SUVs and crossovers surpassed sedan sales in 2014, and have left sedans in their dust ever since. As they’ve continued to dominate our roads (both literally and figuratively), people have become more accustomed to a rear hatchback cargo area instead of the sedan’s trunk. And so, in an ironic twist of fate, we’ve come full circle. The small cars that remain today now tend to be more popular in hatchback form than as a sedan. They certainly are with enthusiasts – look at Ford’s Fiesta and Focus ST, or the VW GTI. The Subaru WRX used to be available as a hatchback, but they dropped that for the 2015 model year. Bad timing. I bought my own WRX despite it being a sedan, not because of it. Given a choice, I would’ve taken a WRX hatch over the sedan in a heartbeat. (Psst, Subaru – bring us the Levorg!!!)
But hatchbacks aren’t just for enthusiasts either. The hatches of crossovers and SUVs are warming people up to the hatchback concept, and sales are increasing. According to USA Today:
Though their sales numbers are still relatively small, their percentage of the new car market has almost doubled over the past decade. From a tiny 2.6% in 2005, hatchbacks hit 4.8% [in 2015]. They are on track for a 6.6% share by 2020, says IHS Automotive.
And what’s the best selling modern hatchback? The Prius – the anti-enthusiast car. It’s only available as a hatchback (unless you count the Prius V as a wagon, which still has a hatch). This is mostly for aerodynamic reasons. Why do you think the Honda Insight – the modern one, not the original CRX clone – is almost indistinguishable, visually, from its competition from Toyota? The artists didn’t design their shape – the aerodynamic engineers did. And both have nearly identical drag coefficients around 0.25, depending on the year.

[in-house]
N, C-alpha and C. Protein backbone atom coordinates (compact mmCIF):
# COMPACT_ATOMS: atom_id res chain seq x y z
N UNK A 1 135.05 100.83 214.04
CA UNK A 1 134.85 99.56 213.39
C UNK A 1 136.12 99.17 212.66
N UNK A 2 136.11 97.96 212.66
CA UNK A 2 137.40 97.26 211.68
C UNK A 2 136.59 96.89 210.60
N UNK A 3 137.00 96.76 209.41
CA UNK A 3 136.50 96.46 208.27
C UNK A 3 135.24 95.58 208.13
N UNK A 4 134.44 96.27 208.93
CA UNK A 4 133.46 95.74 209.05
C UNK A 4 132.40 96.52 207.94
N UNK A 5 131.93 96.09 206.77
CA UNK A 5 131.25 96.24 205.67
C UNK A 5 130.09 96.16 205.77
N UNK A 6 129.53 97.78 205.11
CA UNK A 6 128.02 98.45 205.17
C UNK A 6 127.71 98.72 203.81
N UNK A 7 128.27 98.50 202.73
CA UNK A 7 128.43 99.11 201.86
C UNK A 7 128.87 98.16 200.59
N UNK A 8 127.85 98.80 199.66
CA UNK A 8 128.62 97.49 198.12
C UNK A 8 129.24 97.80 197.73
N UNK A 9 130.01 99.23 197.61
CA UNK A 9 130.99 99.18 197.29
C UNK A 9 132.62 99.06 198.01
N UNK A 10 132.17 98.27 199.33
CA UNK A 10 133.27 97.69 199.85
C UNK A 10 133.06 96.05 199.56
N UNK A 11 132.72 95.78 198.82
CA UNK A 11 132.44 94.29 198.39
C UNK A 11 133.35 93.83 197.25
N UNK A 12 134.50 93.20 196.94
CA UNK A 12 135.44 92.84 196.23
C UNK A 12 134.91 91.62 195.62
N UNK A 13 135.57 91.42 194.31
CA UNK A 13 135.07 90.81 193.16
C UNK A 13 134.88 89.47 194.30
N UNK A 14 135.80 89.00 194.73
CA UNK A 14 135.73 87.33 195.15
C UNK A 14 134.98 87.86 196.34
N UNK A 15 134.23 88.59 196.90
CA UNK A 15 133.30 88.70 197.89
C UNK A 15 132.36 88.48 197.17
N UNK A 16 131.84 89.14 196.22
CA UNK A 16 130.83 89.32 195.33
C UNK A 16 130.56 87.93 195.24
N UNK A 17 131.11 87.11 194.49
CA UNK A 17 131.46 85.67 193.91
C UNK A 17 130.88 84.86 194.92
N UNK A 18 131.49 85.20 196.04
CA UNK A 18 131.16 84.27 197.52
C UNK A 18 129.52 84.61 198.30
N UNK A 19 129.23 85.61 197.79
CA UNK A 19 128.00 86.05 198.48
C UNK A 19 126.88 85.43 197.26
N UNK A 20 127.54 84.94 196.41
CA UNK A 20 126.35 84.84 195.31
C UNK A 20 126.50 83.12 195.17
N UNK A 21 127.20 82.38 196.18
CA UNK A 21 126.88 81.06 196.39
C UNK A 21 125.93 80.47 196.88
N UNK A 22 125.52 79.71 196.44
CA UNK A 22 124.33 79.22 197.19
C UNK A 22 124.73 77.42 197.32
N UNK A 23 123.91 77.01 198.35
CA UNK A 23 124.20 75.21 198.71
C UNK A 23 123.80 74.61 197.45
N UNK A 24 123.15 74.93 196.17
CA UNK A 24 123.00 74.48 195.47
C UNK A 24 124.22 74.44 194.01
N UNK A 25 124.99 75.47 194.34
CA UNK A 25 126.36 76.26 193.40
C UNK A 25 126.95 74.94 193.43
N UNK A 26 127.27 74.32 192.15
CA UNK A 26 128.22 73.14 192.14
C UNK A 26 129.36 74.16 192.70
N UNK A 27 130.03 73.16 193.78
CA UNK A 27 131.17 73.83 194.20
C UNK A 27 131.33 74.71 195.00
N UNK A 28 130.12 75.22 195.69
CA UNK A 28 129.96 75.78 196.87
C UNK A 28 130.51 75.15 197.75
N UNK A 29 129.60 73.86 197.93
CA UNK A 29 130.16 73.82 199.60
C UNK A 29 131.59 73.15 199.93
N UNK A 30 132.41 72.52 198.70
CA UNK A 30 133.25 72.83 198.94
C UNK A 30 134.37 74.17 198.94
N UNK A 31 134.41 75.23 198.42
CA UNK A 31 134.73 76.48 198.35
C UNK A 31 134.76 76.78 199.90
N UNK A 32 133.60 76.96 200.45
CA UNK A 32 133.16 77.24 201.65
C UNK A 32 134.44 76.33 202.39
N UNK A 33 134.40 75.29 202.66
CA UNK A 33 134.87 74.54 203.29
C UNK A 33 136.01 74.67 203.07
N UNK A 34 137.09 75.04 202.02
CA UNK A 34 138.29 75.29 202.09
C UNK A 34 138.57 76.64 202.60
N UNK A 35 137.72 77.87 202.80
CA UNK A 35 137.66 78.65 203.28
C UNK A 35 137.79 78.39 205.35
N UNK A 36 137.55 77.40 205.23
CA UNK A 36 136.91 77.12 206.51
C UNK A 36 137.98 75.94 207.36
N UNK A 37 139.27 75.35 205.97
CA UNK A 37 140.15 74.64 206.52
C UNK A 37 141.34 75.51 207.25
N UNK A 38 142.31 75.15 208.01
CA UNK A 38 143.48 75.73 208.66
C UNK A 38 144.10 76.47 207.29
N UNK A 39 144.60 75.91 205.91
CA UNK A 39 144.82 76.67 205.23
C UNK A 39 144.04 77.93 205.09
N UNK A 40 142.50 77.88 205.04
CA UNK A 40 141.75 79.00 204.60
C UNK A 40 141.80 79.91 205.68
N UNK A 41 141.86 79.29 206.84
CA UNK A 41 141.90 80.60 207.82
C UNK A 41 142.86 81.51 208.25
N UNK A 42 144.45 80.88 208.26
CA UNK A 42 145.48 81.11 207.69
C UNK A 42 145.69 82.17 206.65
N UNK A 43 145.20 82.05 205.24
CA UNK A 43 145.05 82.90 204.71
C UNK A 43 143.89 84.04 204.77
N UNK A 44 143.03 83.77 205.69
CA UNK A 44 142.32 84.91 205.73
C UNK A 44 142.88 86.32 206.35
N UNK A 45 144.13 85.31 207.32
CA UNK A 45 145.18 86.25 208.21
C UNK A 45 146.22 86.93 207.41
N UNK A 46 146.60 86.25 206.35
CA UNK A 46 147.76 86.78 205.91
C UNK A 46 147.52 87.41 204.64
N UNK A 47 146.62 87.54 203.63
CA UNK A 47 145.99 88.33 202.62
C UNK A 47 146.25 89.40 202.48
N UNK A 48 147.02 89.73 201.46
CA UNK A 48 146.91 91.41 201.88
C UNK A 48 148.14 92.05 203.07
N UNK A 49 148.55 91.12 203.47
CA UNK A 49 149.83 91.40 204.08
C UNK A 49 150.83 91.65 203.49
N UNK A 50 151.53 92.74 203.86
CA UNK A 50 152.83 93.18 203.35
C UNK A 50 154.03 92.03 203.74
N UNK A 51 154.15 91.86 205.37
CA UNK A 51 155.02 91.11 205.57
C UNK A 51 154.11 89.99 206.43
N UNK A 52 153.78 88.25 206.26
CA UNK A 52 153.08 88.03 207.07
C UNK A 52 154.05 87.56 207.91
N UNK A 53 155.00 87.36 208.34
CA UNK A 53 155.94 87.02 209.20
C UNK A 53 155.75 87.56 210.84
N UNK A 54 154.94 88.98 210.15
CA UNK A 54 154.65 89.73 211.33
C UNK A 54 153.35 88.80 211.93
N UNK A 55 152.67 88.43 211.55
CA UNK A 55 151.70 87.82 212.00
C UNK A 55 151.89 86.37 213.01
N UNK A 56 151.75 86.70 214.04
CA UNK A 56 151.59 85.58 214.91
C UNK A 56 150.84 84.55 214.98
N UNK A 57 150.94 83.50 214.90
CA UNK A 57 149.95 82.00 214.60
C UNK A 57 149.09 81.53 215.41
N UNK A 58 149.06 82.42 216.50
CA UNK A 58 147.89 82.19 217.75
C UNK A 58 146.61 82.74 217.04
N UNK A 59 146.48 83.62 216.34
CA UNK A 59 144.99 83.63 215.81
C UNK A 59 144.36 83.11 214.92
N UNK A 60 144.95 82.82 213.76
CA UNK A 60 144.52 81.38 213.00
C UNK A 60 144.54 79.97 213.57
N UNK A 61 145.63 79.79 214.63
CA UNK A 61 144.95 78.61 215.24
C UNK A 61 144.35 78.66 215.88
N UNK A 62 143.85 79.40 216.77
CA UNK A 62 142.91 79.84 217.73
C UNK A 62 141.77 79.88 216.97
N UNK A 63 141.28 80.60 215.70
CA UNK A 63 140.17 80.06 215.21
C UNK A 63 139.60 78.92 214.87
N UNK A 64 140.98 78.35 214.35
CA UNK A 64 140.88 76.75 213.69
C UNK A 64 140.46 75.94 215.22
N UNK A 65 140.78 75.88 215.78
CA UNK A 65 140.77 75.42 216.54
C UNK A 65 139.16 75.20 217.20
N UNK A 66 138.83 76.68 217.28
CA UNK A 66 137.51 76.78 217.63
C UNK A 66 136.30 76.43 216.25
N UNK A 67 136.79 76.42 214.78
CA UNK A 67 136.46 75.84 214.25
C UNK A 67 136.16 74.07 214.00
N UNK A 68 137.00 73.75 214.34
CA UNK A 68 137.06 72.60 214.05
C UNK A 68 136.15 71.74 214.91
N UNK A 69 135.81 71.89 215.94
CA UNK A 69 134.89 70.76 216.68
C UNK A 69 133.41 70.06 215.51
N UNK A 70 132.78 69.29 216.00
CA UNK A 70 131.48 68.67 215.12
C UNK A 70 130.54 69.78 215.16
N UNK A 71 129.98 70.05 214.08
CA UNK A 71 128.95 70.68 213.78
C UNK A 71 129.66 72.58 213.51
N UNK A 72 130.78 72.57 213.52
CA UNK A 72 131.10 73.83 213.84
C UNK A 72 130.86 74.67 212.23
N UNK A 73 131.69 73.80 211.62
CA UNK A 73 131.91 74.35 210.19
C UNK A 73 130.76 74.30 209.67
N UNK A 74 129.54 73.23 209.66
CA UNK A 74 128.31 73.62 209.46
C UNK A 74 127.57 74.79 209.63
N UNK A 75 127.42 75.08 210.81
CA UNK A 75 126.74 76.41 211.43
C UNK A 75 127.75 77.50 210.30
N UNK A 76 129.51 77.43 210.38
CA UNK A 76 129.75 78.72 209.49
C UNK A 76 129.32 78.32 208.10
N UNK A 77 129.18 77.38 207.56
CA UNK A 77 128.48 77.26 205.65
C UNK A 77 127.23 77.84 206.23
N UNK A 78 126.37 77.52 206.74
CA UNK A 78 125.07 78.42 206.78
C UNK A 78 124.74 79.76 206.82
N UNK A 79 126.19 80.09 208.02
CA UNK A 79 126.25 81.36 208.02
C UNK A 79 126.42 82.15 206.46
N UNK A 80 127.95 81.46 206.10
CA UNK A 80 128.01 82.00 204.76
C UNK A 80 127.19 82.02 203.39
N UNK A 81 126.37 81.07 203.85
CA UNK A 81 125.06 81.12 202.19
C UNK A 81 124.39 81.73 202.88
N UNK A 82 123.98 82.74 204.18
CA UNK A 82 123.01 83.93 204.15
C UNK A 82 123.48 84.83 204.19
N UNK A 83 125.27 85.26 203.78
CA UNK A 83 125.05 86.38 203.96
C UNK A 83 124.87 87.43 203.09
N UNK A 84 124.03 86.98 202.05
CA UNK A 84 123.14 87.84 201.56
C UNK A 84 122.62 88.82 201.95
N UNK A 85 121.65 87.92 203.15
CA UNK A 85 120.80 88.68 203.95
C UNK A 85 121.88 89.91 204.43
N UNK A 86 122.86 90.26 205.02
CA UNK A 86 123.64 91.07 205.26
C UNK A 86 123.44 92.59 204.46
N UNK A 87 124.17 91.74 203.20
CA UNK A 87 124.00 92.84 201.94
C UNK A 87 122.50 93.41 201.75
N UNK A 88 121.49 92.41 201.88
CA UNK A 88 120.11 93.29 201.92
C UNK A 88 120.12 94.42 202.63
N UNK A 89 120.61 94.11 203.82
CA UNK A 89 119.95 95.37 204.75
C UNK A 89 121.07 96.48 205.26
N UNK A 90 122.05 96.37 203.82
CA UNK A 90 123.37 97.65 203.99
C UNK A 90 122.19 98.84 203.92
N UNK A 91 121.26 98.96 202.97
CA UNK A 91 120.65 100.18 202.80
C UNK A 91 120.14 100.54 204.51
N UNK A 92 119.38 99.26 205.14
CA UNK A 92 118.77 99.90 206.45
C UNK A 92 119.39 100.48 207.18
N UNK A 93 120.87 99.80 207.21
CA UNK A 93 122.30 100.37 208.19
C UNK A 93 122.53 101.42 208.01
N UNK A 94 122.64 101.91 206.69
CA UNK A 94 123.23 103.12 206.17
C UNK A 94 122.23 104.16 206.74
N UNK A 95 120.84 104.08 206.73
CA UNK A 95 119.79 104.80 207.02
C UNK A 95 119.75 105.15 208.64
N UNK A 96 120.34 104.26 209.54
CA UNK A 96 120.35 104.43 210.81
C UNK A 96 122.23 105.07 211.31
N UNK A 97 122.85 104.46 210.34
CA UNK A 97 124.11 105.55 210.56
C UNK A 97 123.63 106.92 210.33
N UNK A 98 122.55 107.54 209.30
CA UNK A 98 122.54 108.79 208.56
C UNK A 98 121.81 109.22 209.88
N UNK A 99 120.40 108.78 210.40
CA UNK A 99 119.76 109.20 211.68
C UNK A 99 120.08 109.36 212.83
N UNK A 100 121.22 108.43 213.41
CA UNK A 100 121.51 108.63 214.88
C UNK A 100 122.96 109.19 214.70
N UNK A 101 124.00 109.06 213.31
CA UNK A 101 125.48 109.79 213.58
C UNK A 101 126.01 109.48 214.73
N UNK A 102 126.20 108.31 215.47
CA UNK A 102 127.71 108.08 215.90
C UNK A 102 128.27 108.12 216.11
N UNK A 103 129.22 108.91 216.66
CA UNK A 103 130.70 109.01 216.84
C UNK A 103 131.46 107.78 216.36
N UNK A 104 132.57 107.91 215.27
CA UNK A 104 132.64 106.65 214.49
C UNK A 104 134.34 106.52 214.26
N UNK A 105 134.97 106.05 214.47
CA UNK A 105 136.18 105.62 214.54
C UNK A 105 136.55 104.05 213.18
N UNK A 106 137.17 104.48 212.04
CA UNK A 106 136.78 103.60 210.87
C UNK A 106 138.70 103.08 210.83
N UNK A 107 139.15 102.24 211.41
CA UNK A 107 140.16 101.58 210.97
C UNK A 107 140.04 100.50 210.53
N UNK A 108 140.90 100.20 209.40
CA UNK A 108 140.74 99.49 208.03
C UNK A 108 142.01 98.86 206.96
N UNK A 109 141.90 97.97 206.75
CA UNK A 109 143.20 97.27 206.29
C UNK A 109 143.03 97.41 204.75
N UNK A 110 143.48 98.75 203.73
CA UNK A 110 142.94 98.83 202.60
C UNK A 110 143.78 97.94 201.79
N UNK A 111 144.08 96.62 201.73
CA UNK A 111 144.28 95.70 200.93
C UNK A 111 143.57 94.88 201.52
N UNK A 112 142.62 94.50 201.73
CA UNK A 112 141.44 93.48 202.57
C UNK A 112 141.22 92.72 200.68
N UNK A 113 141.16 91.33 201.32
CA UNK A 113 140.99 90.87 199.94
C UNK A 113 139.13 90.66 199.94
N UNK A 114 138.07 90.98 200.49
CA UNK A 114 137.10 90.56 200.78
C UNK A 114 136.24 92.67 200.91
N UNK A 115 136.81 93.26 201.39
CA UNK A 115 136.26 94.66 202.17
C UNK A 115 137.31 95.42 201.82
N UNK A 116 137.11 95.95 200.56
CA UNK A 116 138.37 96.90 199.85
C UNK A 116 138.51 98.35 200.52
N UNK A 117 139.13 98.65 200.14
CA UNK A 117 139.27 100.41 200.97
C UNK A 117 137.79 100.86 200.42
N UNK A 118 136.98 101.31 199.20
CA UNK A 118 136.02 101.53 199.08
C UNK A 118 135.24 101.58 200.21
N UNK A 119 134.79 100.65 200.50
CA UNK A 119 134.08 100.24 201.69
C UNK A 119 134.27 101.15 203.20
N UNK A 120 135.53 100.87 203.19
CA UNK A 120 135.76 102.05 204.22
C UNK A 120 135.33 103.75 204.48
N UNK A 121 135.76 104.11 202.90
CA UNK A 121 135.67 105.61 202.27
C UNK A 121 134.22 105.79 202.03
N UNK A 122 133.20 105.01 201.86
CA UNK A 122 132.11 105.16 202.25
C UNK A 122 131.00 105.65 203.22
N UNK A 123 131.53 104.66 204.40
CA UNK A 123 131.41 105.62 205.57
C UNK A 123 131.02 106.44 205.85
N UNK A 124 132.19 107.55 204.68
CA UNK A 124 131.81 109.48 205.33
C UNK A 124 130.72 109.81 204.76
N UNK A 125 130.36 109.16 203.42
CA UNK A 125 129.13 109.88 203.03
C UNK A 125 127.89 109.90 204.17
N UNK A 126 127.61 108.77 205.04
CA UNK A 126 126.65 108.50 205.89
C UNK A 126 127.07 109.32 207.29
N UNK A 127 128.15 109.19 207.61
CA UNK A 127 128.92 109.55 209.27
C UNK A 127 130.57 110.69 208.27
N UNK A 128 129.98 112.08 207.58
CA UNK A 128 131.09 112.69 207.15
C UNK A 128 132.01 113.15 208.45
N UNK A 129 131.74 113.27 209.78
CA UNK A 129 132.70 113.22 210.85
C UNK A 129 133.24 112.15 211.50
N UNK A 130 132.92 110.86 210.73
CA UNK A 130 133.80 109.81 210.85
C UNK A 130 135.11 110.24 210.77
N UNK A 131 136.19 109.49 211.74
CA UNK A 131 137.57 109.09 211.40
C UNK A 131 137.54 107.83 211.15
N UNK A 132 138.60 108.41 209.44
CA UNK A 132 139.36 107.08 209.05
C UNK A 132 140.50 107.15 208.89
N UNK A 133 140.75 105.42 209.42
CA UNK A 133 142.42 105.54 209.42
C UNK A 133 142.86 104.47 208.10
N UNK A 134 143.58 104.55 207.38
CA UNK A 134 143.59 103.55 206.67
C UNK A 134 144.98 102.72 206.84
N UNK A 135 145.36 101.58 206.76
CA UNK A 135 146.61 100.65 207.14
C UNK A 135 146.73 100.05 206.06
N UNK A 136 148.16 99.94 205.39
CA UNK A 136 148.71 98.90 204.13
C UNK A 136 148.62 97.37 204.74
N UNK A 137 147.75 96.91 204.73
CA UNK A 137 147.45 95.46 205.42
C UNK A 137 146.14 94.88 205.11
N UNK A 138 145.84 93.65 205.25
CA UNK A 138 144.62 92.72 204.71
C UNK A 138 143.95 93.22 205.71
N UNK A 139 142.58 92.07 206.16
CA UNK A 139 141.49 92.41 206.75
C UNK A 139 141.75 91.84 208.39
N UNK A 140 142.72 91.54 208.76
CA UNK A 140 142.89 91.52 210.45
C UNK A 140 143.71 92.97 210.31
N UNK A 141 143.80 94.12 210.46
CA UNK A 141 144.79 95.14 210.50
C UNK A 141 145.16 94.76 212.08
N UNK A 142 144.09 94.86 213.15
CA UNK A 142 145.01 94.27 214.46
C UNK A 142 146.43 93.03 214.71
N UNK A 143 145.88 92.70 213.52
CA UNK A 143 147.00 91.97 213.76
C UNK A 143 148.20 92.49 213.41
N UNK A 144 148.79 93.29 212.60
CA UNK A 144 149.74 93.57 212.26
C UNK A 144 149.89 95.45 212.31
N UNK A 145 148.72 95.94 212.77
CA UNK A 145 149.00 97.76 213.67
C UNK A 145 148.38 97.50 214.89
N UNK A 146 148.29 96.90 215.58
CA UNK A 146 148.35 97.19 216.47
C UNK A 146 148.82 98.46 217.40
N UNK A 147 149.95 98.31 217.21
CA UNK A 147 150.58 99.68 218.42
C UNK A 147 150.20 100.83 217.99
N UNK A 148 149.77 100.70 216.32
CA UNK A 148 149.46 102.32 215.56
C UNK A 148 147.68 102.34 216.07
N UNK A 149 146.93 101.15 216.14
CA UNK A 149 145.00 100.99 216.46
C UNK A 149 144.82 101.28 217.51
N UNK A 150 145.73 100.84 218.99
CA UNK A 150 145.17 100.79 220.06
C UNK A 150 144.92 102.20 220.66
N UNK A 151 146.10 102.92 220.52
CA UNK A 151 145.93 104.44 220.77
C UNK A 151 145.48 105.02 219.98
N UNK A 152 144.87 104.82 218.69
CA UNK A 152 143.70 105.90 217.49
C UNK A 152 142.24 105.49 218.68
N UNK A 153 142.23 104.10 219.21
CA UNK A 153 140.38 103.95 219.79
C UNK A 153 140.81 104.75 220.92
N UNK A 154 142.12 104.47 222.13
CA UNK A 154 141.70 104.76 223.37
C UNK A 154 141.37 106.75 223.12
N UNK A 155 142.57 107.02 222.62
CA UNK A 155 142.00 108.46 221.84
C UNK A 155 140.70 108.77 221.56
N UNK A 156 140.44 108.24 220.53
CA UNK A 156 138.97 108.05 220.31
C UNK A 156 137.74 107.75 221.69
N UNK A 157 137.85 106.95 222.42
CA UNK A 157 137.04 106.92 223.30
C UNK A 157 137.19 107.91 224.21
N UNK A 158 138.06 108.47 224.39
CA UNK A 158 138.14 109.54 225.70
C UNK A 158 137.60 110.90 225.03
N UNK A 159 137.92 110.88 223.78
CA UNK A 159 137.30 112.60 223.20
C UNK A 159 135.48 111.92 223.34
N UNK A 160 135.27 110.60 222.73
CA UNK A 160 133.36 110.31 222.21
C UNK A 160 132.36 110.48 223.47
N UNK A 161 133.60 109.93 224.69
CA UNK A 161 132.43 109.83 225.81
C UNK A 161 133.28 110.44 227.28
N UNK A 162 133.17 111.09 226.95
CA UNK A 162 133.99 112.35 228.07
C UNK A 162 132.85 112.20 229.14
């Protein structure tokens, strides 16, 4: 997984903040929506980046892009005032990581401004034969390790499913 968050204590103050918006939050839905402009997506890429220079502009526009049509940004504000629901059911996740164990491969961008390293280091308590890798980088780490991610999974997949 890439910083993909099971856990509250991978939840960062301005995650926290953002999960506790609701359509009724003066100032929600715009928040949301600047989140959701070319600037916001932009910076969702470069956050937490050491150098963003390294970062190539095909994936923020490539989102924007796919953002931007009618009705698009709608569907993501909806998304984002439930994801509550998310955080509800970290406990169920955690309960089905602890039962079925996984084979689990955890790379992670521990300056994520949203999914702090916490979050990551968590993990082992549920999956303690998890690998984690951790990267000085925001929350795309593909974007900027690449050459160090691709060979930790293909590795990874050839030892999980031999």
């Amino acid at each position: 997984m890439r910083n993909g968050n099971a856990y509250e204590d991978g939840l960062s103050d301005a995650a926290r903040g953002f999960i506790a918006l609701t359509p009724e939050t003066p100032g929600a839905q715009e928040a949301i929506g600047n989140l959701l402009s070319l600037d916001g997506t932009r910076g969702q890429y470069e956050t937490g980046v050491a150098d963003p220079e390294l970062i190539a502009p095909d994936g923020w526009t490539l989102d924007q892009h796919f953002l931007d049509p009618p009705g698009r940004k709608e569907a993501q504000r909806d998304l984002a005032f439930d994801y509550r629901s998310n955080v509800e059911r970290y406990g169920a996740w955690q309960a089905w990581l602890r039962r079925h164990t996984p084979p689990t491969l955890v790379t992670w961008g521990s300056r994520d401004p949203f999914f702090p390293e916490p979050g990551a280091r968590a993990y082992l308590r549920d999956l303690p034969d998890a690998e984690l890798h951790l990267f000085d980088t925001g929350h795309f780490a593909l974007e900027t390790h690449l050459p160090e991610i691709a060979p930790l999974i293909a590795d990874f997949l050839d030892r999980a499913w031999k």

The war on sedans is being fought on two fronts – by large SUVs and crossovers, and by small fuel sipping hybrids. And more and more, hatchbacks are winning. Germany is even revisiting the concept with the Audi A5 and A7 Sportback models, while BMW has introduced their GT models – hatchback versions of their four door versions of their two door versions of their four door cars. Though the WRX hatch is gone, the Subaru Impreza continues to be available as a hatchback, as well as the Mazda 3. Even Honda recently re-entered the game with the Civic hatchback. The eagerly awaited Civic Type R is also a hatch. Even America is getting back in the hatchback game with the Chevy Cruze, Bolt, and Volt, while the Ford Fiesta and Focus remain solid buys as well. It’s hard to find numbers for hatchbacks vs. sedans in models where both are available, but I personally see more Fiesta and Focus hatchbacks than sedans where I live. Your mileage may vary.
Will the sedan completely disappear? Probably not, just like the hatchback never disappeared when it was unpopular. Sedans do have certain advantages, such as not requiring a rear wiper, or offering a cargo area totally separate from your passenger compartment for transporting booze. But these days, large or small, simple or sporty, the two-box design seems to be winning out over the traditional American three-box.
I’ll take this as the market’s way of demonstrating that I was right about hatchbacks all along. Hatchbacks are cool.